The weather during the last seven days has been dominated by a couple of large thaws with cooler but drier periods in-between. The snowpack is not extensive,with the main accumulations being on North to East aspects above 800 metres. The amounts of snow which has arrived between the thaws has been been quite small, and these deposits have tended to consolidate quite rapidly in variable weather. No avalanches were recorded in the area during the week.

    The period started with cold conditions with some fresh snow and wind redistribution of the snowpack creating windslab on mainly Eastern aspects. As the temperature started to rise and it became increasingly rainy, wet snow instabilities were produced in the existing deposits of windslab as the snowpack became increasingly moist and soft. The temperature at the end of the period is starting to fall and the snowpack will be consolidating.

    After some fresh snow last Friday and Saturday, there was a major thaw on Sunday. Heavy rain and summit temperature of plus five degrees had a significant affect on the snowpack. From Monday it slowly turned colder, the existing snowpack froze, and there were further windslab deposits. The majority of the snowpack lies on North through East to South-East aspects above 700metres. The avalanche hazard category was considerable for most of the time. No avalanches were recorded during the period.

    The first week of the season has been mostly been cold with snow showers. There was a brief thaw on Saturday night and then a more significant one through Wednesday and Thursday. Winds have been consistantly from between the South-West and North-West, and so windward aspects hold little snow, particularly after the thaw. Significant deposits, which have now generally stabilised, exist on lee ascents. A couple of relatively small avalanches were reported, one triggered and the other natural.

    The snowpack has been mainly isothermic and moist at most levels for the past week and is generally well bonded and stable. We have encountered South, South-West and Westesterly weather influences with the freezing level generally above the summits. The avalanche hazard has been Low for 6 of the days with one day with a localised Moderate hazard. The day Moderate (localised) was forecast did not materialize because new snow amounts were not significant. This is the last summary of the 2013/2014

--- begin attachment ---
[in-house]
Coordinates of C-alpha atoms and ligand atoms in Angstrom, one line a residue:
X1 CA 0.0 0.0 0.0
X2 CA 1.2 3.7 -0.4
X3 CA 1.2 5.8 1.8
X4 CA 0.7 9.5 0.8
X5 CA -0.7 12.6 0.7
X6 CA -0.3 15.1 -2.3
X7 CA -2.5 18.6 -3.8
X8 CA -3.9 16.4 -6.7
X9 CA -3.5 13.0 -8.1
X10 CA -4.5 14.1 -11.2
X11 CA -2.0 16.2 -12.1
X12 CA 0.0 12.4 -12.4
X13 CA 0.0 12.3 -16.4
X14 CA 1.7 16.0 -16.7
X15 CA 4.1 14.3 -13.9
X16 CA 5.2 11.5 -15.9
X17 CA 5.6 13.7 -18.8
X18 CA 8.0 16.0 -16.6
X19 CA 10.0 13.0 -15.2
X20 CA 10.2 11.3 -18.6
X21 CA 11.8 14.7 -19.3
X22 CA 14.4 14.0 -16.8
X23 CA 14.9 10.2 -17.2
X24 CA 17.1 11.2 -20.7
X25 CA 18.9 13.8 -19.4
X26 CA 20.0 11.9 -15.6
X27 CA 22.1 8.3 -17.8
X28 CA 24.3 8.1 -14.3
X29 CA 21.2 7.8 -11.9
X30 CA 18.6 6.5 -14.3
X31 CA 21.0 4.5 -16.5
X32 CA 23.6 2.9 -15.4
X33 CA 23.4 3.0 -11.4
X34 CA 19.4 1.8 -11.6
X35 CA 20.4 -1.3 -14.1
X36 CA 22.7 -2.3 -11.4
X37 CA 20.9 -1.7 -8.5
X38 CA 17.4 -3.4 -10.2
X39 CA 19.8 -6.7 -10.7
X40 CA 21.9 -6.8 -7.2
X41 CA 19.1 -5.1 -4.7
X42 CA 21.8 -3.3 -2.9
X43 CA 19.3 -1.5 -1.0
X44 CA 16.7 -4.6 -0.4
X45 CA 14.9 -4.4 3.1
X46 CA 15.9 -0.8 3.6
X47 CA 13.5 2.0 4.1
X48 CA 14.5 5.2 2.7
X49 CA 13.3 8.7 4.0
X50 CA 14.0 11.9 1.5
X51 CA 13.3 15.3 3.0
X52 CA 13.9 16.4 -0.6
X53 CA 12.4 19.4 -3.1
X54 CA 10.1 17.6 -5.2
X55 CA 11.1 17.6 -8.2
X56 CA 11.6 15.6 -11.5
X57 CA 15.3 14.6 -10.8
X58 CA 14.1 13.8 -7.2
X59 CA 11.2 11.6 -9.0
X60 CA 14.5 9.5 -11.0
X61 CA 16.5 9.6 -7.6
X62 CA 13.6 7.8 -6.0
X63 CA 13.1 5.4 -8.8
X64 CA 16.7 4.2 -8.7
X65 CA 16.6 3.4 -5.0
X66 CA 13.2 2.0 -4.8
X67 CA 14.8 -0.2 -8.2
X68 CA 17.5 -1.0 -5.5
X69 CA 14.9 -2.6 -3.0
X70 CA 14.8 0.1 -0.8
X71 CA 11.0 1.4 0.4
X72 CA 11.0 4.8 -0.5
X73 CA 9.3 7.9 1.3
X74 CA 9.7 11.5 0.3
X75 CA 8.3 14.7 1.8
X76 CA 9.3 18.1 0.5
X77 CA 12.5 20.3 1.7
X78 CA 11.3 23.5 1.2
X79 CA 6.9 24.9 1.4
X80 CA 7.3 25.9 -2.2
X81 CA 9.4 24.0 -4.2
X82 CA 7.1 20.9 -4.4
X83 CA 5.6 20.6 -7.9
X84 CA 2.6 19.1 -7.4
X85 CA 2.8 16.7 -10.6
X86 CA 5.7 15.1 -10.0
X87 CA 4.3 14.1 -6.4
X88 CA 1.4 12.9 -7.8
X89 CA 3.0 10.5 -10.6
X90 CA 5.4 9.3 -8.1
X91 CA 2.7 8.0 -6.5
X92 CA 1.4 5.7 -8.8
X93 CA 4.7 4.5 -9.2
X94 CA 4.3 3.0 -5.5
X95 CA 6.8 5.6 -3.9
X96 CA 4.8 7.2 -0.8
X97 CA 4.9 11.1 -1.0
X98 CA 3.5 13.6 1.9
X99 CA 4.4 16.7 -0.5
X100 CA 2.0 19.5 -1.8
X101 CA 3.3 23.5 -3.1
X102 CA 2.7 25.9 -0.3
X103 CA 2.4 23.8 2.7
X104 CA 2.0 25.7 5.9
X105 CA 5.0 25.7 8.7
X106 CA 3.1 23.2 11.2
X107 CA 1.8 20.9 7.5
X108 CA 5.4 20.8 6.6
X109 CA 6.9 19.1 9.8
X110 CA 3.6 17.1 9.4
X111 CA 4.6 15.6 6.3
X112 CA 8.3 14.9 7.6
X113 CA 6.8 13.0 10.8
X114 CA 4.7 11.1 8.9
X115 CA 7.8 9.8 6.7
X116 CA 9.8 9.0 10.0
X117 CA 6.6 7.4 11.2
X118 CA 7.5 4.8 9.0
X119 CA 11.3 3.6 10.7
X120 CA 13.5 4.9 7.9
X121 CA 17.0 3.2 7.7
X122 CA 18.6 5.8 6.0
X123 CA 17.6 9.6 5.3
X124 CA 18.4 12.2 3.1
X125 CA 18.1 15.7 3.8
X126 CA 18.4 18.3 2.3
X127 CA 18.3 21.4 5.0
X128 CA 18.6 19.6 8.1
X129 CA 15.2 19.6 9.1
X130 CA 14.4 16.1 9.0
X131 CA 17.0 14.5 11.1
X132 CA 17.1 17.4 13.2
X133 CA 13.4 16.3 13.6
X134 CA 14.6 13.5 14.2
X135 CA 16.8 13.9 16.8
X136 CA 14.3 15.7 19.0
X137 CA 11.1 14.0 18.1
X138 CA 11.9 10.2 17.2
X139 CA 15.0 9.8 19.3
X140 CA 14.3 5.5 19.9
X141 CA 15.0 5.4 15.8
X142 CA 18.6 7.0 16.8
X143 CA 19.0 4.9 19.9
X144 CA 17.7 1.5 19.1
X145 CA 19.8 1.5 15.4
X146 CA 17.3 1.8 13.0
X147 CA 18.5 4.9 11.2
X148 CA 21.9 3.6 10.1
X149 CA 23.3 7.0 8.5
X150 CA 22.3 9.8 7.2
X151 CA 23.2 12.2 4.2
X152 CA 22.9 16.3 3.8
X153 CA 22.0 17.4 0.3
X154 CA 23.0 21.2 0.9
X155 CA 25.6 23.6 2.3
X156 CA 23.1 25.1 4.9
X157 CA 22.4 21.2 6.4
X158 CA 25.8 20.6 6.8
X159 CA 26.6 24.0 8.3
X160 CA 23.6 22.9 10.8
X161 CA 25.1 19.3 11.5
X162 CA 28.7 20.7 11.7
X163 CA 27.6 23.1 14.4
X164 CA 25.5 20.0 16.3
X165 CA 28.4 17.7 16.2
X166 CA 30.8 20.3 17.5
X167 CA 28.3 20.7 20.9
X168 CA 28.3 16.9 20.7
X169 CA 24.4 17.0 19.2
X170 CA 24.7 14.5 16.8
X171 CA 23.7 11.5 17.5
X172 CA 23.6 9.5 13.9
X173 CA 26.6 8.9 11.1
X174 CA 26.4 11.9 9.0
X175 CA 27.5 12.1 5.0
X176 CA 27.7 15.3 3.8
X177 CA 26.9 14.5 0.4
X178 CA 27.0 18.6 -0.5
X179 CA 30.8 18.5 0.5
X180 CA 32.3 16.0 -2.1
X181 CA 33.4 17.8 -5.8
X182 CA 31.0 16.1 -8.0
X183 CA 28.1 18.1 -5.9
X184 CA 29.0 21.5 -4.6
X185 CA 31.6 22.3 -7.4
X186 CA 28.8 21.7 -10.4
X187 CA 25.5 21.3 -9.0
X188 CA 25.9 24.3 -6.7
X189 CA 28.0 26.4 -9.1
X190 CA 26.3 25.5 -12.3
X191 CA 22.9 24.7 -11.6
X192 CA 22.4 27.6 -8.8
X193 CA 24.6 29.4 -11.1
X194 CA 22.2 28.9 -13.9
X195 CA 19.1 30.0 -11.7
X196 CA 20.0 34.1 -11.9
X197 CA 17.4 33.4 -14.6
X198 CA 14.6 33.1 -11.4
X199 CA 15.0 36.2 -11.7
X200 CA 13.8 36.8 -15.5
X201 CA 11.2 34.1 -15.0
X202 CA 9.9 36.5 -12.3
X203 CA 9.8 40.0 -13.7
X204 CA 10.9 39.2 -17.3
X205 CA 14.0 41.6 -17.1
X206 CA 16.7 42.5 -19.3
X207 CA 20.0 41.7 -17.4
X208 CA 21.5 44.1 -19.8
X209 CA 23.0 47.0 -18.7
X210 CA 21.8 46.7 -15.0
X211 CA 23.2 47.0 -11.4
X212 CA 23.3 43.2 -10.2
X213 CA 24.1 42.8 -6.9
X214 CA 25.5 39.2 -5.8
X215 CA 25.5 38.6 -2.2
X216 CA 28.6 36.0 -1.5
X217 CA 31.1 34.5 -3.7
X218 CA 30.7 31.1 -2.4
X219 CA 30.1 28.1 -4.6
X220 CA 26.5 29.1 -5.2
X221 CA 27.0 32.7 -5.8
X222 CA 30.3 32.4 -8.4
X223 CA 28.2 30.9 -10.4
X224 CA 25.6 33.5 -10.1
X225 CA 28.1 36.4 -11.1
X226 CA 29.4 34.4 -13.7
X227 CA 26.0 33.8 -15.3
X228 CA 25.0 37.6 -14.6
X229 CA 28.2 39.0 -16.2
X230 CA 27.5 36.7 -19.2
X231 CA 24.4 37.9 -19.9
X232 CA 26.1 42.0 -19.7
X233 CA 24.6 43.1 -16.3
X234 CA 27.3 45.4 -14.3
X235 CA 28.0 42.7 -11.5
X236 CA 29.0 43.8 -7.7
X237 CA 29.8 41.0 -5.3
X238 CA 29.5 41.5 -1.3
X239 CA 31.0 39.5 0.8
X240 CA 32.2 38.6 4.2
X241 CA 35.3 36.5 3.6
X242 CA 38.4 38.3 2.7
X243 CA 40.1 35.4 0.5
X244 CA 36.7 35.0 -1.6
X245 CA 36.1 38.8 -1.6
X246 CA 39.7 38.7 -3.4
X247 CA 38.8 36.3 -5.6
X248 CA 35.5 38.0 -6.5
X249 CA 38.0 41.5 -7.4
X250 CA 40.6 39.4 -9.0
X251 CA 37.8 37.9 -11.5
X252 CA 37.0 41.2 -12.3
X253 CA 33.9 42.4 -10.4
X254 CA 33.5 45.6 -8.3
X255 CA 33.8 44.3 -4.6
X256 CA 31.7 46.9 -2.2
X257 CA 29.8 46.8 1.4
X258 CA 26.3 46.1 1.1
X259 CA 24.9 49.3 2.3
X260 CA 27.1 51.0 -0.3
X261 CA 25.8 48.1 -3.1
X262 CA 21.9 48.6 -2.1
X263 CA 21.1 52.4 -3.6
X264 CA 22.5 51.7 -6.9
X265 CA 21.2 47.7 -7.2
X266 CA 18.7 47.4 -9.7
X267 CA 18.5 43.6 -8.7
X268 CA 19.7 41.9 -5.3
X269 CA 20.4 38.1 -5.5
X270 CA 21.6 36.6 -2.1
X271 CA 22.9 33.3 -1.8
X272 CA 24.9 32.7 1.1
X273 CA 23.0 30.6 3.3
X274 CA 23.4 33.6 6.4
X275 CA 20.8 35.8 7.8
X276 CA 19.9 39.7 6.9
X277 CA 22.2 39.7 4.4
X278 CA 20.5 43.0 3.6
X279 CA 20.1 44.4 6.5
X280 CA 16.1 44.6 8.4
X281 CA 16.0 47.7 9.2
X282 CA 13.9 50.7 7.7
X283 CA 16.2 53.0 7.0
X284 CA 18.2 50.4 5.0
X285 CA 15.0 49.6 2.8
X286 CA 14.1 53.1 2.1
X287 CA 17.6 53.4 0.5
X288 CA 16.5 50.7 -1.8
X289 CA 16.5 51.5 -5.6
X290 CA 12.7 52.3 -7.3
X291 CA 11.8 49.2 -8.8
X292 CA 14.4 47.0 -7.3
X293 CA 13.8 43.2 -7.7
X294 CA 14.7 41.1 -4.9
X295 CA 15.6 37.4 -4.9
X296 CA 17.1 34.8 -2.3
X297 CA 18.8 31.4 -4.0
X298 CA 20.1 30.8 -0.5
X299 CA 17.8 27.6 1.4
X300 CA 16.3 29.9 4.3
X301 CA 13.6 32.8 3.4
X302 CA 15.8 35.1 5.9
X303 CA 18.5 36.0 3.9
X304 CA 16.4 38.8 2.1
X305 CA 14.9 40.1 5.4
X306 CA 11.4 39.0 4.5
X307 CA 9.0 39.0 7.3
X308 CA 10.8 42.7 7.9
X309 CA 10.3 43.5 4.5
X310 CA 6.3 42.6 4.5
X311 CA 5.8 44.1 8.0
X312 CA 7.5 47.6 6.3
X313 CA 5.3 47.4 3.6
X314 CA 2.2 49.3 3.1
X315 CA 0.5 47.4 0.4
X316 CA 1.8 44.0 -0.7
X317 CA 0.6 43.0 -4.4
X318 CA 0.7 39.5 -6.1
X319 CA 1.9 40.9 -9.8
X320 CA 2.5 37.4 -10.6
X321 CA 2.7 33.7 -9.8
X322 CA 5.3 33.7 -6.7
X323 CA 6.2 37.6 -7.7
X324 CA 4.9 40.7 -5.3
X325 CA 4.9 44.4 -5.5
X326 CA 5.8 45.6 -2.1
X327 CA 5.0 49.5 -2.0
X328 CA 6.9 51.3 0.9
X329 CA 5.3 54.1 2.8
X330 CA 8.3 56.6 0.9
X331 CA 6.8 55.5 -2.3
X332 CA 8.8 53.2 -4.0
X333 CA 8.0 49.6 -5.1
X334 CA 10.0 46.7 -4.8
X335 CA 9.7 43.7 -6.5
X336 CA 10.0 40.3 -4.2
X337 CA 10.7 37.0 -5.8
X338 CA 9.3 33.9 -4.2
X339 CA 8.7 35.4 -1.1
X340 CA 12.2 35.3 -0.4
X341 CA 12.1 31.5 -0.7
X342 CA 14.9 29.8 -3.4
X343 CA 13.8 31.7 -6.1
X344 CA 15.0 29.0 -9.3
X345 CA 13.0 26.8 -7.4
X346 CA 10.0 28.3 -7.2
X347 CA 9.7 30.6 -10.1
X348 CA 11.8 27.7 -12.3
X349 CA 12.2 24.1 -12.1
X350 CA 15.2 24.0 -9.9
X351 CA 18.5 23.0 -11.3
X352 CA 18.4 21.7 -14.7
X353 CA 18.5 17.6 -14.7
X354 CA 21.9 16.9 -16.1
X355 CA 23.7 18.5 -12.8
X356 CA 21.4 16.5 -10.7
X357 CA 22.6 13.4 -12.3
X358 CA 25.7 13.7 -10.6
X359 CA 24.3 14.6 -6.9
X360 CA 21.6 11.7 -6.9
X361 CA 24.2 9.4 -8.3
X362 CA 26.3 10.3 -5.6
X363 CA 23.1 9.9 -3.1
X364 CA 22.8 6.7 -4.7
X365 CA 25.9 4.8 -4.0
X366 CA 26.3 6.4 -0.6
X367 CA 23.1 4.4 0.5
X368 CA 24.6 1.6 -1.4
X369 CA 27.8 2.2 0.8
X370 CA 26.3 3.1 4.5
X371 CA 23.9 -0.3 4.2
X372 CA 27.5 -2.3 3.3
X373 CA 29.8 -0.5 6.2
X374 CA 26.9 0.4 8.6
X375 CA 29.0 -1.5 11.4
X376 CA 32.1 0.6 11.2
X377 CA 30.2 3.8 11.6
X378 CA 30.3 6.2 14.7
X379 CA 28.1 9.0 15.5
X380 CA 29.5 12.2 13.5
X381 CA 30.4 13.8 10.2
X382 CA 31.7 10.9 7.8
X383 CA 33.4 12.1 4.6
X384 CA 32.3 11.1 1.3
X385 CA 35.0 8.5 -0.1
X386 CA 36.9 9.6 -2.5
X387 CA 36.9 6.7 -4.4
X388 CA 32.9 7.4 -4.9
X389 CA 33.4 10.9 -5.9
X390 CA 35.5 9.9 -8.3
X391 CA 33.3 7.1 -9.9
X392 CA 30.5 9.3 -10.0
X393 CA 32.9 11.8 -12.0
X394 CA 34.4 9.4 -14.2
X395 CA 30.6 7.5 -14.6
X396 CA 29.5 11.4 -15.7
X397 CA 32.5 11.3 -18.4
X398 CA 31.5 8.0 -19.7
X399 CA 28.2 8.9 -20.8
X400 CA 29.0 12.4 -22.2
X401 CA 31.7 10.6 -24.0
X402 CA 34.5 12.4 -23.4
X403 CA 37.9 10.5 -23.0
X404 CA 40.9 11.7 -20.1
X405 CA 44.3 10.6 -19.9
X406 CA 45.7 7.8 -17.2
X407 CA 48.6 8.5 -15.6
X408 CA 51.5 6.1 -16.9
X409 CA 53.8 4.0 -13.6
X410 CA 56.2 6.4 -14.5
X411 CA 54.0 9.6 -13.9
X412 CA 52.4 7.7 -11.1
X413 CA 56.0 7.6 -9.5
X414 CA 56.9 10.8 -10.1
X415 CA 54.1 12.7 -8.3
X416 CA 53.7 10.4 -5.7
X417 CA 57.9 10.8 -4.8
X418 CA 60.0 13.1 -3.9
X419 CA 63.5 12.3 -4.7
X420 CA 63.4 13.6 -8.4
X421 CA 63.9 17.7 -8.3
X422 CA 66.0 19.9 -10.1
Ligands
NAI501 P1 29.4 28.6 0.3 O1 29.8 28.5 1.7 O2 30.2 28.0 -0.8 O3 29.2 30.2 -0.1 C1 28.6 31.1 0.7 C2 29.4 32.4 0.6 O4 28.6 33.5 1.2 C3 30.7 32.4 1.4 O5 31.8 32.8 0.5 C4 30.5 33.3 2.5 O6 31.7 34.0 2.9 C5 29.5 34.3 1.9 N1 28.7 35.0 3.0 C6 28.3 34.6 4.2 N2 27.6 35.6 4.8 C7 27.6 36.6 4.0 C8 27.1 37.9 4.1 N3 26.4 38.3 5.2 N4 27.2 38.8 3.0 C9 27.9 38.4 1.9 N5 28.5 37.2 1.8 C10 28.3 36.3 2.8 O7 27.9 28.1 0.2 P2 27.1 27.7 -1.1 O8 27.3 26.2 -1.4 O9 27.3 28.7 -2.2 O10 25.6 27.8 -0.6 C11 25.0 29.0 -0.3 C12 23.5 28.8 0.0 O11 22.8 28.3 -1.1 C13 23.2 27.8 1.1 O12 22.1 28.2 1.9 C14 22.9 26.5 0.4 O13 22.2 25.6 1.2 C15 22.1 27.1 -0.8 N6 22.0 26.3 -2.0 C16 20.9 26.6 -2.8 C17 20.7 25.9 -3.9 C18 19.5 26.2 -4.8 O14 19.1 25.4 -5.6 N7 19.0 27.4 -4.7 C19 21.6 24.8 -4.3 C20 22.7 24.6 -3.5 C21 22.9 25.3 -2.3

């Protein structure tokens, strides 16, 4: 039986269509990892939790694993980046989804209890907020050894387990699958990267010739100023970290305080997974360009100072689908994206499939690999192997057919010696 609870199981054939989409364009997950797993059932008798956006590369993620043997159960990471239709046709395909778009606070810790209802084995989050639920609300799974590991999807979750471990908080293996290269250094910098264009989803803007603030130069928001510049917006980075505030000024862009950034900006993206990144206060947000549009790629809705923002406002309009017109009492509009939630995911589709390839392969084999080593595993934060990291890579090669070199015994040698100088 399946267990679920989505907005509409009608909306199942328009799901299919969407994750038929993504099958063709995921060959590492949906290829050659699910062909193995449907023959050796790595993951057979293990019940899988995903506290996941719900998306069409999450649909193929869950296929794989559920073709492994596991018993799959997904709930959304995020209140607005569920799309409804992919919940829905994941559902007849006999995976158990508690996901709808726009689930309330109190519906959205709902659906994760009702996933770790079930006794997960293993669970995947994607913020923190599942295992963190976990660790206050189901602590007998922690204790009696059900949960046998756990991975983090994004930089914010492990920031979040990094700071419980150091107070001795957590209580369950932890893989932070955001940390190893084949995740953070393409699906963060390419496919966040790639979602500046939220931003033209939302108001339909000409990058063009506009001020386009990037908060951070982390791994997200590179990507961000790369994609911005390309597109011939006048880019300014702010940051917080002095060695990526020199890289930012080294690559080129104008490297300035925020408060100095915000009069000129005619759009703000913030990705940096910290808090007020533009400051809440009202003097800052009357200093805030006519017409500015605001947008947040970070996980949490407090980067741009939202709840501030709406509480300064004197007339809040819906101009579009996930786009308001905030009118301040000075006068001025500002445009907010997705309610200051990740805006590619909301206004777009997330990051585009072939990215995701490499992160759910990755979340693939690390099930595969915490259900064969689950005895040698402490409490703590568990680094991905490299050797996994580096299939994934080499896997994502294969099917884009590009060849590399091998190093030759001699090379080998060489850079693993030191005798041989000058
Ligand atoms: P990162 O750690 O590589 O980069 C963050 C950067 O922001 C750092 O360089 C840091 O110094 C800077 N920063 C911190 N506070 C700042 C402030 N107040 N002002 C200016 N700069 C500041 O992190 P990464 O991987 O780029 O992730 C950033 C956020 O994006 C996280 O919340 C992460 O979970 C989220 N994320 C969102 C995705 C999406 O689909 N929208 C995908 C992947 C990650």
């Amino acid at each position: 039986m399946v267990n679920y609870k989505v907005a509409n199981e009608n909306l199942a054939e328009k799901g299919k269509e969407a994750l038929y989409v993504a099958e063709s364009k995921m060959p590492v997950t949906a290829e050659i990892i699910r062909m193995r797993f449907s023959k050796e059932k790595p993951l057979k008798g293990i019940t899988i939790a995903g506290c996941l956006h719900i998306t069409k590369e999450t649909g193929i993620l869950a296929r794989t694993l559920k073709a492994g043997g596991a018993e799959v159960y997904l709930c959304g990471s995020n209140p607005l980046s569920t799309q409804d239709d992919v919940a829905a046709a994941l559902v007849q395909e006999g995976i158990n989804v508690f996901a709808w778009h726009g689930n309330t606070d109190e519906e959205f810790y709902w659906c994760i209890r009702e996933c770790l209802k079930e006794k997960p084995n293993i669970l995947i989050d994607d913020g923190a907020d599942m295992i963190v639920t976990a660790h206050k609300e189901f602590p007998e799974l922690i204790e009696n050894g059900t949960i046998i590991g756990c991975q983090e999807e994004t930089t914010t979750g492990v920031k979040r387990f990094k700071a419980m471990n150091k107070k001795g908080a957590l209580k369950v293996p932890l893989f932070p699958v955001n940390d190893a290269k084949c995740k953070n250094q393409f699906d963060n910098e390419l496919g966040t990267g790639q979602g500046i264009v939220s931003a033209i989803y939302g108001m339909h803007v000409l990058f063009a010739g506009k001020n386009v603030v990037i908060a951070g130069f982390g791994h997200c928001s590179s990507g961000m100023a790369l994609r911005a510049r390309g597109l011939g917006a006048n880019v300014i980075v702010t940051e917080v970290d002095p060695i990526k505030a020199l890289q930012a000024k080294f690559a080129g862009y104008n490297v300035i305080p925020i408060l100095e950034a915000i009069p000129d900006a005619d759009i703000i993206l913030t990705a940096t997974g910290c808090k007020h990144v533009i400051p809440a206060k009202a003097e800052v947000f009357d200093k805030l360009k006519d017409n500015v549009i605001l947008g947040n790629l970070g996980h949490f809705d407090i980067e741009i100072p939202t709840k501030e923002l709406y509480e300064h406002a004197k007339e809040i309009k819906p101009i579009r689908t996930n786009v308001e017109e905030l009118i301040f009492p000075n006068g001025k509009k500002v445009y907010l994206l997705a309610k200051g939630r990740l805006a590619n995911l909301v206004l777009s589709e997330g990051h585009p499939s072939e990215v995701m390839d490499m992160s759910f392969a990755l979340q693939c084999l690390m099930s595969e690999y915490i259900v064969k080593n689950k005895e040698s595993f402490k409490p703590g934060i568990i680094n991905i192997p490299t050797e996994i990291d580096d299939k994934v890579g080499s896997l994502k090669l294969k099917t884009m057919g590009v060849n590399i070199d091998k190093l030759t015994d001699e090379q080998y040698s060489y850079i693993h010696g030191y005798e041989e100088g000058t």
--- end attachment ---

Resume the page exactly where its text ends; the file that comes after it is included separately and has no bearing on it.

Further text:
The snowpack has been isothermic and moist at most levels for the past week and is generally well bonded and stable. We have encountered Easterly weather influences with the freezing level generally above the summits. The avalanche hazard has been Low for 6 of the days with one day with a localised Moderate hazard.

    Wintery conditions returned last Friday 21 March with a fair amount of new snow over the next two days mainly above 800 metres. Victim triggered avalanches were recorded on Sunday. Windy conditions followed with strong to gale South-Easterlies affecting the area. Natural avalanches were recorded on East and North West slopes. On Tuesday a return to milder conditions saw rain affecting all levels. Wednesday was dry and mild and Thursday colder with snow showers and Easterly winds.

    Its been a stormy week with unsettled mild weather on most days. Rain has fallen at all levels until today when snow fell above 700m. During the week the snowpack has been moist with wet snow instabilities on steep slopes, no avalanche have been recorded. At present, the new accumulations of snow and windslab are not to depth and mostly on North to East aspect and give a localised Considereable hazard. More snow is forecast for the next few days with the freezing level around 600-800 metres.

    The period started with mild weather leading to wet snow instabilities. As temperatures fell stability of the snowpack generally improved. Levels of precipitation were low and there was some fine sunny weather which produced some instabilities on South facing slopes. The temperature rising with some rain increased the avalanche risk at the end of the period. Cornice collapse remained a serious issue throughout the period.

    The week has been challenging for snowpack stability there have been many avalanches this week at least 12 recorded. The avalanche category was generally Considerable with avalanches are likely and the last 2 days have had a High category and again avalanches did happen. The snow was generally dry for the first part of the week but now it is moist especially at lower levels.